Coles’ Sarah Hughes takes out Joe Berry Award

Sarah Hughes from Coles has won the prestigious Joe Berry Australian Retail Industry Executive Award 2015, with Adam Mourad from Woolworths taking out the ECRA Scholarship Award at a ceremony at Doltone House Hyde Park in Sydney on June 11.

The Joe Berry Award celebrates future retail industry leaders and presents the winning entrant with the opportunity of a lifetime. It is open to those aged under 35, with entrants asked to submit a 2,500-word essay to prove how industry savvy they are. The finalists also deliver a presentation to key industry leaders.

Speaking at the Joe Berry Award dinner, convener Keith Quigg said this year more than 350 registrations were received, with 42 essays submitted covering six topics.

“It’s the 10th anniversary of the Joe Berry Award as far as the ASMCA is concerned,” he said. “It has been an absolutely marvellous run and, for all of those involved, it is the highlight of the year.

“Since 2006 we have put 66 young executives before the judges; in most cases those finalists have gone on to receive some form of promotion within their organisations fairly quickly. I think that’s part of the explanation as to why this award is such a wonderful event. The exposure is what it is all about.”

The finalists Adam Mourad from Woolworths wrote and spoke about ‘Price Optimisation’, demonstrating how dynamic pricing can be used as a mechanism to combat price deflation in Australia. He discussed dynamic pricing, how it works, its differences compared with traditional price setting strategies and why alternative strategies need to be considered. Mr Mourad said he is very passionate about the topic.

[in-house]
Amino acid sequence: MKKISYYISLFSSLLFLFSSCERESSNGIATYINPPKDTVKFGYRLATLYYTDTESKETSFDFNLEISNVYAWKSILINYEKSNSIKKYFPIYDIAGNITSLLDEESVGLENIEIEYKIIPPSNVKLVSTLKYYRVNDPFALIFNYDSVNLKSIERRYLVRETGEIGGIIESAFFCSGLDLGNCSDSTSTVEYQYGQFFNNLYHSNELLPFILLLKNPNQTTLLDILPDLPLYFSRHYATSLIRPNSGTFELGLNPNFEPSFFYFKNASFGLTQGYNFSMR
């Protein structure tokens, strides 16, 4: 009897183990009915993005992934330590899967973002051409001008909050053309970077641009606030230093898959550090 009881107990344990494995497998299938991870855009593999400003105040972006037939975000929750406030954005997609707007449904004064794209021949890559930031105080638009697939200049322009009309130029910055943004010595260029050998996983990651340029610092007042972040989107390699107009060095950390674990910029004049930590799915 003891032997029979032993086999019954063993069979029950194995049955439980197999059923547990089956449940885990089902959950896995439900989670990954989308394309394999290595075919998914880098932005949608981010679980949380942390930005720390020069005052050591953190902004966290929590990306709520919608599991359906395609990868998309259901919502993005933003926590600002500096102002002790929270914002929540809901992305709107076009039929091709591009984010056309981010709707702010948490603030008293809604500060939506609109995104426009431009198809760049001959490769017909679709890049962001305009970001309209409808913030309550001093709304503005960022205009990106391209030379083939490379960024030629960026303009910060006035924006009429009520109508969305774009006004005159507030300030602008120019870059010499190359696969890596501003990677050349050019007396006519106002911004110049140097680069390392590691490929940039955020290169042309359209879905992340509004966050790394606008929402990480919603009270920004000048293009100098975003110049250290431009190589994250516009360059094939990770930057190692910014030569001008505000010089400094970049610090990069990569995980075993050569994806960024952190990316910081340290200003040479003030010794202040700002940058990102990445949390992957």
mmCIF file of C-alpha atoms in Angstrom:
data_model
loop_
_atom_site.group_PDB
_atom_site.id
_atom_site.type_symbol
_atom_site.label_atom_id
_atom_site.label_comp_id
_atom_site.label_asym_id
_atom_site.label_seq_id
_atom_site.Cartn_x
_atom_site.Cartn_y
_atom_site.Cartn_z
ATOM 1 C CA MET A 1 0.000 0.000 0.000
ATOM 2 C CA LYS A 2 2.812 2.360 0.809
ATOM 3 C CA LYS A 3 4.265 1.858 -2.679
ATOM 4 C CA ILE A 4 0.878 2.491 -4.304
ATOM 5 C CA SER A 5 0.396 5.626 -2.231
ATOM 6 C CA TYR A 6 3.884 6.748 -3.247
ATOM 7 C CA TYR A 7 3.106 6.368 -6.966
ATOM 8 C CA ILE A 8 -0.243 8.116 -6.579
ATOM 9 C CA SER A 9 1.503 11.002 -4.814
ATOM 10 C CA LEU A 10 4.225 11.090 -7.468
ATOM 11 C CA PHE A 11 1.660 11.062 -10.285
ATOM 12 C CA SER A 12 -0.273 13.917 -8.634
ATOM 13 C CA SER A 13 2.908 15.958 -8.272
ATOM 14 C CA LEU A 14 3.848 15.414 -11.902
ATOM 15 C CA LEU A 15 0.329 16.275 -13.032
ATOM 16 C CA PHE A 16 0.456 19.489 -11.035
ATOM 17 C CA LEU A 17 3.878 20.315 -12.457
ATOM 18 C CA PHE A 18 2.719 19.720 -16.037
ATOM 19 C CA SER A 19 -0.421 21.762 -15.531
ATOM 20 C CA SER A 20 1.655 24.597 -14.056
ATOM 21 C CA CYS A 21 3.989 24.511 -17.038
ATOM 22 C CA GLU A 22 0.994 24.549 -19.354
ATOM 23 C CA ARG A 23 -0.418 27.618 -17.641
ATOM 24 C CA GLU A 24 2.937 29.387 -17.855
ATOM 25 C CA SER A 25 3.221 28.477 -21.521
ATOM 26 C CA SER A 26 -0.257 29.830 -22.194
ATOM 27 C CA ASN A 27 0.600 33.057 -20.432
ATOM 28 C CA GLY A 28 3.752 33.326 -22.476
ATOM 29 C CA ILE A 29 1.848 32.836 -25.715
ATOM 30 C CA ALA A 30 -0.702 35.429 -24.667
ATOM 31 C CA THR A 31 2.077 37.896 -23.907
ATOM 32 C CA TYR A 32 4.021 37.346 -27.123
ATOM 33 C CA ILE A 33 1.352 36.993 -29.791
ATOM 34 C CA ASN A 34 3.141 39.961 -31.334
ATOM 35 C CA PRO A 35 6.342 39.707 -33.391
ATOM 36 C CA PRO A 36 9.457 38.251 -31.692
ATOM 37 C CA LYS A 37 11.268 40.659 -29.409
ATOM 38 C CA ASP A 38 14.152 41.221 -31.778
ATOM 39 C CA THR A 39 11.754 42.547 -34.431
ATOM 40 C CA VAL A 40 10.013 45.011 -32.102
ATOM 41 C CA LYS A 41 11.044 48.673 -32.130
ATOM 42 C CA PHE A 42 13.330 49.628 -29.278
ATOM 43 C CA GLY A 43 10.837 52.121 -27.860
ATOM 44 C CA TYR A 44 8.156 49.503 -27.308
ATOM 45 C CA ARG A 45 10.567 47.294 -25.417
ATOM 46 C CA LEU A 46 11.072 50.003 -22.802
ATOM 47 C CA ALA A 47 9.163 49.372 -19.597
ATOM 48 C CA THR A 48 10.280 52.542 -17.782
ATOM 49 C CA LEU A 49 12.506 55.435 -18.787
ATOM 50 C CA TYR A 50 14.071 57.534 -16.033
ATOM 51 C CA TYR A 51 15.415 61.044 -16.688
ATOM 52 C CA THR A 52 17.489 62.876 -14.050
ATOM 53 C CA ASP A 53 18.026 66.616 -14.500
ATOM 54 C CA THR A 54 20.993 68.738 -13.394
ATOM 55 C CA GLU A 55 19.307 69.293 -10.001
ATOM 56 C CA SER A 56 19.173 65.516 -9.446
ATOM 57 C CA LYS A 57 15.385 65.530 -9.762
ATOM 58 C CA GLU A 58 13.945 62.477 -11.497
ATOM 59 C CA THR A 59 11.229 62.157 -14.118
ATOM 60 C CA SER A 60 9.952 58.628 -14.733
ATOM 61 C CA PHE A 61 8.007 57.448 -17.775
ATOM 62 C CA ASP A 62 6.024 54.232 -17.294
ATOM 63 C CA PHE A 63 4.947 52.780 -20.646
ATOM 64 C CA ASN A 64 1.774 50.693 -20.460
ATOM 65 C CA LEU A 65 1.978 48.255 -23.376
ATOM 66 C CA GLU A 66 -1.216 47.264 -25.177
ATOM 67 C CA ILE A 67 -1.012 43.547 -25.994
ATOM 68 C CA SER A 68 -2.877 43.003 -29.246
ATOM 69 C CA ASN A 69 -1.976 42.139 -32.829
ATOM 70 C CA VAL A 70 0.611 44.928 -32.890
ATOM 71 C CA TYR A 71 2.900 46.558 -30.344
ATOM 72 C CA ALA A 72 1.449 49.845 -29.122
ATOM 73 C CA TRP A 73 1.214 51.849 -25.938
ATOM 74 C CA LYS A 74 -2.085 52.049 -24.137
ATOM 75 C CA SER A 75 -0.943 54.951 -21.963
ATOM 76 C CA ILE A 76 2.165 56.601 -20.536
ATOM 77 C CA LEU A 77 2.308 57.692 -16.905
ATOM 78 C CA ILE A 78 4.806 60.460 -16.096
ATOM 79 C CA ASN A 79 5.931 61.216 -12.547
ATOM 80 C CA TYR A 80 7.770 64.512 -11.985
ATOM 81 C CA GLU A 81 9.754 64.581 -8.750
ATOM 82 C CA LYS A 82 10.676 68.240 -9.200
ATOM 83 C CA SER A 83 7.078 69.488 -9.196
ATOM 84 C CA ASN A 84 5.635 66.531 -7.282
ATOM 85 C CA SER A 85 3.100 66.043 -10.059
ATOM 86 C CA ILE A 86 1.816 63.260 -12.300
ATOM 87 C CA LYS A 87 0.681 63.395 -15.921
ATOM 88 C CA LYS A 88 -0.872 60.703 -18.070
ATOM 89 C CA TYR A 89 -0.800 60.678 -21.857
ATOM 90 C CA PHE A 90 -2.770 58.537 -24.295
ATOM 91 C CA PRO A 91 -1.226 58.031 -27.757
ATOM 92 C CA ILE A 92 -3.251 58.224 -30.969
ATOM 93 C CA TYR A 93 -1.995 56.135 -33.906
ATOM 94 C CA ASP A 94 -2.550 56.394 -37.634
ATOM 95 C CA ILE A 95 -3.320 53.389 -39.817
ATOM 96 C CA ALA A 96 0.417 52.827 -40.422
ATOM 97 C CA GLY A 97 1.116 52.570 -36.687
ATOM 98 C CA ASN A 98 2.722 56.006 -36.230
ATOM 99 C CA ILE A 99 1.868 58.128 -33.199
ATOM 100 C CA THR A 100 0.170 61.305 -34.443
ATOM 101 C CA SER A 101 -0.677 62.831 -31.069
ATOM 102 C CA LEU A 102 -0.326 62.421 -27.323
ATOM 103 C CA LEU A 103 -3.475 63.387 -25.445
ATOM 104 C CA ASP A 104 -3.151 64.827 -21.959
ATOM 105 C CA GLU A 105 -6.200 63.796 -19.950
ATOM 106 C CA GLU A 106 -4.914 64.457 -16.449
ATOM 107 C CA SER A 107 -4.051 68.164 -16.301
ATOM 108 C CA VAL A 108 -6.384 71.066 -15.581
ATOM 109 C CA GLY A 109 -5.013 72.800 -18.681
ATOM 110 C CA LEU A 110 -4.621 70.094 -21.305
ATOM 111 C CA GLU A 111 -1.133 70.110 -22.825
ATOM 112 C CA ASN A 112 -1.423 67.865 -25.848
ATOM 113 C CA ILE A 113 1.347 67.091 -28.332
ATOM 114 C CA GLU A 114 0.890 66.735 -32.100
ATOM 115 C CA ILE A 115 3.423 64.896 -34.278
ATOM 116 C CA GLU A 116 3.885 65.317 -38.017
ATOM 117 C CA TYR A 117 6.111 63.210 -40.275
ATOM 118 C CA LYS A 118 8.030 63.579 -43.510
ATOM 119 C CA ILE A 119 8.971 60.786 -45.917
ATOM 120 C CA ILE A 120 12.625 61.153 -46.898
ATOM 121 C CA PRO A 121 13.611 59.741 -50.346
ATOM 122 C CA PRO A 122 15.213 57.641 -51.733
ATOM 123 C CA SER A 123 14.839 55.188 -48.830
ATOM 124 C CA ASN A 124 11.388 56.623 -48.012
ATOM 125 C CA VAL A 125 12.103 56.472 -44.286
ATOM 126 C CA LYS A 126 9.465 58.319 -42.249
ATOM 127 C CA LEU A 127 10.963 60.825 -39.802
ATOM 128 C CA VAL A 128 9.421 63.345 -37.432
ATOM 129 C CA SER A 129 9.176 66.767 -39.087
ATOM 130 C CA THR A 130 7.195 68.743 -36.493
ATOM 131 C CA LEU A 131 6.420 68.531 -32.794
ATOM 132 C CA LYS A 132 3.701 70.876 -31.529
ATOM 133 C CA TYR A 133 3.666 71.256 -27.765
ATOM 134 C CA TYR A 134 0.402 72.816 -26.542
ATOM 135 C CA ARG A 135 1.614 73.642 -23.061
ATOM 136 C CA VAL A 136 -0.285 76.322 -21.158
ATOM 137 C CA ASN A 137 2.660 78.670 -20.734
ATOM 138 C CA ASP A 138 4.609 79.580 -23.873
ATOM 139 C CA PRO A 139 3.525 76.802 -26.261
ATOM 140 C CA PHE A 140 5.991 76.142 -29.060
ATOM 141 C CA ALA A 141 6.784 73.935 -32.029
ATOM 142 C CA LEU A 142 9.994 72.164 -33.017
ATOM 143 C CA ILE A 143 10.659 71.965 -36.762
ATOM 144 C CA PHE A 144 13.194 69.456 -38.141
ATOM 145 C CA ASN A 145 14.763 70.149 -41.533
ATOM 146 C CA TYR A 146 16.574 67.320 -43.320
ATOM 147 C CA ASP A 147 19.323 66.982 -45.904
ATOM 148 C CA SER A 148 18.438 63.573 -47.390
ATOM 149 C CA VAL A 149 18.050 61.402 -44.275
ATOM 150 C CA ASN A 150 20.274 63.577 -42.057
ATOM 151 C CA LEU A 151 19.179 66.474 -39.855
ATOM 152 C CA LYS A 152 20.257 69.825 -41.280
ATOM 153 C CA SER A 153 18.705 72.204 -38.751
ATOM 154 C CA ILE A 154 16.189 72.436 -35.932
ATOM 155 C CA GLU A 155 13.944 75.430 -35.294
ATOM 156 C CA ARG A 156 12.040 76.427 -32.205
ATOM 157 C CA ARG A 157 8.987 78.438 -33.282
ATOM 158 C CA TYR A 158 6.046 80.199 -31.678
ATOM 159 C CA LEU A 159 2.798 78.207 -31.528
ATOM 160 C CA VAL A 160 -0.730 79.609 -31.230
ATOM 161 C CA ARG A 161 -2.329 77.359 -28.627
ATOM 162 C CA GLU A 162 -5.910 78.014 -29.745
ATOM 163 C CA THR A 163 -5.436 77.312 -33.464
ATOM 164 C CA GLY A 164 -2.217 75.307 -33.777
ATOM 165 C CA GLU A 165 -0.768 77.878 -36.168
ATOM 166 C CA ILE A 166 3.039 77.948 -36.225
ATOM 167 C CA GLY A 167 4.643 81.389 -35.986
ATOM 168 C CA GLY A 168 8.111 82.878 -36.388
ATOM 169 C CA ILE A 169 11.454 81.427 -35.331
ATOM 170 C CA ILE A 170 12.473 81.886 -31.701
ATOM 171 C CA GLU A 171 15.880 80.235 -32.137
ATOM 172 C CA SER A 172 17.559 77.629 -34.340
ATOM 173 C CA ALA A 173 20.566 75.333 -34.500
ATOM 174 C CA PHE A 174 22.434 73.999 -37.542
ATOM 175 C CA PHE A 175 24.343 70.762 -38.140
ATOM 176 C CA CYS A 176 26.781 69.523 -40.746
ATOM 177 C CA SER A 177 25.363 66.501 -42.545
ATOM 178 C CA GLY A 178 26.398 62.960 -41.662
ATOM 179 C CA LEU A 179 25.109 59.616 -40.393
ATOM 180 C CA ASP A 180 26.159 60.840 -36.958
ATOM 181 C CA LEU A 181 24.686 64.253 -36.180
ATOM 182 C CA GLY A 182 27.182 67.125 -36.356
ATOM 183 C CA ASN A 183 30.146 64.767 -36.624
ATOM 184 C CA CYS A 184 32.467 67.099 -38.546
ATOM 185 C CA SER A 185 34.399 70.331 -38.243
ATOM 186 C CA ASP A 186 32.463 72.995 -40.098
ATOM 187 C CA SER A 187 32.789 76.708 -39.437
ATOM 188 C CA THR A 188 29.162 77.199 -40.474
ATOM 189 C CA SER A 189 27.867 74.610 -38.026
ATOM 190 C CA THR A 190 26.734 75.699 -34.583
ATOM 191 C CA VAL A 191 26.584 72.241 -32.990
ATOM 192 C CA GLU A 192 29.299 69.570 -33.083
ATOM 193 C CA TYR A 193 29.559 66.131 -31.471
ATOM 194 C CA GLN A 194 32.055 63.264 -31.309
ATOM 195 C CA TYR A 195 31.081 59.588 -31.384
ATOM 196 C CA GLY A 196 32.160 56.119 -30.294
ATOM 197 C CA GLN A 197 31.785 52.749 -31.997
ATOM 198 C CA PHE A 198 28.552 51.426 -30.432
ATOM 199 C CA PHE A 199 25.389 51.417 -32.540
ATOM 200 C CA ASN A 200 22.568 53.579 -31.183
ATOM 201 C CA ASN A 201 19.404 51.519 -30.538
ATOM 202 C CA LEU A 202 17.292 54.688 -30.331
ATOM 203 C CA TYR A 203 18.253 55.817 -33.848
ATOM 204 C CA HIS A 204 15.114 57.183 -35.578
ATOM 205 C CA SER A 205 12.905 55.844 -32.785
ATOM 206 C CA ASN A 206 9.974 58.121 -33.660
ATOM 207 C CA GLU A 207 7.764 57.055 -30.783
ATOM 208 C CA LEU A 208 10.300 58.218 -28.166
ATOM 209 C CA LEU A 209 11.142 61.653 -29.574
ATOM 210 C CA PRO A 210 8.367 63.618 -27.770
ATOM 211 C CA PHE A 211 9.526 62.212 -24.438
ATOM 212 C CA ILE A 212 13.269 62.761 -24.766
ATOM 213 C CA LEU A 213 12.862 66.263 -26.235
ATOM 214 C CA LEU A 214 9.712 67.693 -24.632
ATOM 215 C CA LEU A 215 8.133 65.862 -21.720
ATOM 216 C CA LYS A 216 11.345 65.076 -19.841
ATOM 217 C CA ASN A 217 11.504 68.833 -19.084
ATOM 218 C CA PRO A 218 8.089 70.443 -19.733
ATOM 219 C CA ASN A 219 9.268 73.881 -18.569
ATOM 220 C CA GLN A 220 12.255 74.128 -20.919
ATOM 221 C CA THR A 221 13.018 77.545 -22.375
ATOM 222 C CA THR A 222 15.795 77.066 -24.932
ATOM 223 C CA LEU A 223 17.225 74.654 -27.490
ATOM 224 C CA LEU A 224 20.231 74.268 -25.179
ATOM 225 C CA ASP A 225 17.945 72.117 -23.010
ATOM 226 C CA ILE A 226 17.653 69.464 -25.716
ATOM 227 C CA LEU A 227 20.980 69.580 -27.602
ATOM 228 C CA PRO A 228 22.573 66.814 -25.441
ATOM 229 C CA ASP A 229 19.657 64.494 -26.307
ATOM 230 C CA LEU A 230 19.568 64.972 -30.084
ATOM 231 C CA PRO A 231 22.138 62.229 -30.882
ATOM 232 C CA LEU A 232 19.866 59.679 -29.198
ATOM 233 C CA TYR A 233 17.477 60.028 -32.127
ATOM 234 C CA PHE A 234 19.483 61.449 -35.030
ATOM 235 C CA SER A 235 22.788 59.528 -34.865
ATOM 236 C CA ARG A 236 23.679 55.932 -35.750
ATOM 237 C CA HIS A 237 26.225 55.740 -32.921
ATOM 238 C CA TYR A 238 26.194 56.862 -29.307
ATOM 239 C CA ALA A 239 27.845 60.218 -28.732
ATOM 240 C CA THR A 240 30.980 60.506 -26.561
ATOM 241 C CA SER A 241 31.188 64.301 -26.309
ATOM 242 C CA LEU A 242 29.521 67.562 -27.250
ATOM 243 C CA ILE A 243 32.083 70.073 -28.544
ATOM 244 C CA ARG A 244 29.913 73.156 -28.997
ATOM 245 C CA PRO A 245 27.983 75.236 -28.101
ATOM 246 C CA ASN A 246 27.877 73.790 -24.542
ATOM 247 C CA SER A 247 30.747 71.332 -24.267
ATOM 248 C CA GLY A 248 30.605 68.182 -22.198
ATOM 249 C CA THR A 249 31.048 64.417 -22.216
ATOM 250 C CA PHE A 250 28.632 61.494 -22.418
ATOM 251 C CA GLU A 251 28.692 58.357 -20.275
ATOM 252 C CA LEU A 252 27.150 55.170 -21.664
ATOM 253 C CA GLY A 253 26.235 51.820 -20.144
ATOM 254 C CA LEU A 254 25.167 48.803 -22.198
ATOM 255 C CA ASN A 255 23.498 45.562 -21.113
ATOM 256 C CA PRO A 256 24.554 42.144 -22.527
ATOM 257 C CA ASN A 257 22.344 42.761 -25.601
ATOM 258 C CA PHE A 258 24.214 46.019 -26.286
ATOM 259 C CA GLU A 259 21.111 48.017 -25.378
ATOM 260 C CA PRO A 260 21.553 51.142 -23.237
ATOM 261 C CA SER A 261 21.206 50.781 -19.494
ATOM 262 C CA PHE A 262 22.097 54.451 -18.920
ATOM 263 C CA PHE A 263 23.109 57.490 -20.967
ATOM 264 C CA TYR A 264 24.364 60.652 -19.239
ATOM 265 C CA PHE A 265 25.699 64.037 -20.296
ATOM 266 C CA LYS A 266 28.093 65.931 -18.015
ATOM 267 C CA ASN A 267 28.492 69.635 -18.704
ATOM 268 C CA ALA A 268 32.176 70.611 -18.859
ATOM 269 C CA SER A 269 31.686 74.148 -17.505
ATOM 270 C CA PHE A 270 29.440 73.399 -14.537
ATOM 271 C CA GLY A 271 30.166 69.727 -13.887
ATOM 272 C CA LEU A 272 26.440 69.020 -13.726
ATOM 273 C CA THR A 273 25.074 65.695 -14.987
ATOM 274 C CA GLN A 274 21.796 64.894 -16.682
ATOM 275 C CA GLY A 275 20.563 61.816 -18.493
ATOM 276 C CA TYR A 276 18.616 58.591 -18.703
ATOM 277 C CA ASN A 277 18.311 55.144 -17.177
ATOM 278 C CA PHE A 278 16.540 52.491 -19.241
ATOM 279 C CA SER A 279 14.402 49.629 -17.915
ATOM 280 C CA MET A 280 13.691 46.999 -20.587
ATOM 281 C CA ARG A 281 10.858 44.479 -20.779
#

“I believe [dynamic pricing] is the way forward for pricing in Australia and, potentially, around the world,” he said.

On the topic ‘The Emergence of Convenience’, Sarah Phillips from Nestlé covered the shift driven by two key demographic groups, millennials and baby boomers, as their retail needs and preferences change. In her essay, Ms Phillips concluded that the convenience channel will continue to grow, with shoppers leading the change.

“The baby boomers and millennials display more similarity in their shopping behaviours and preferences than first meets the eye,” her essay stated.

“Convenience stores will become increasingly pertinent in the coming years as we see a shift in shopping behaviours and household size: trends recently visible overseas. Retail accessibility and local infrastructure will be fundamental for consumers. Unlocking and maximising growth will require support from both retailers and manufacturers for these changing demographic needs.”

Selecting the topic ‘The Emergence of Convenience’, Alex Goh from Woolworths suggested retailers should “make your local stores become part of your customers’ everyday life”, but argued that the physical retail stores will become increasingly irrelevant in the world of convenience.

“However, the solution is not to blindly roll out as many convenience stores as possible,” he stated. “To effectively deal with convenience, retailers need to first understand their customers’ needs and understand that their customers’ definition of convenience has changed. By providing

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By providing customers with the convenience that they are demanding for today, which is an effortless shopping experience that is seamlessly integrated across all channels, we can then start making the physical retail stores become more relevant again.” On the topic ‘Staff Incentives to Build Service’, Giulia Joliffe from Woolworths said increased competition in Australian retail has seen a renewed focus on customer service as retailers seek to better differentiate themselves.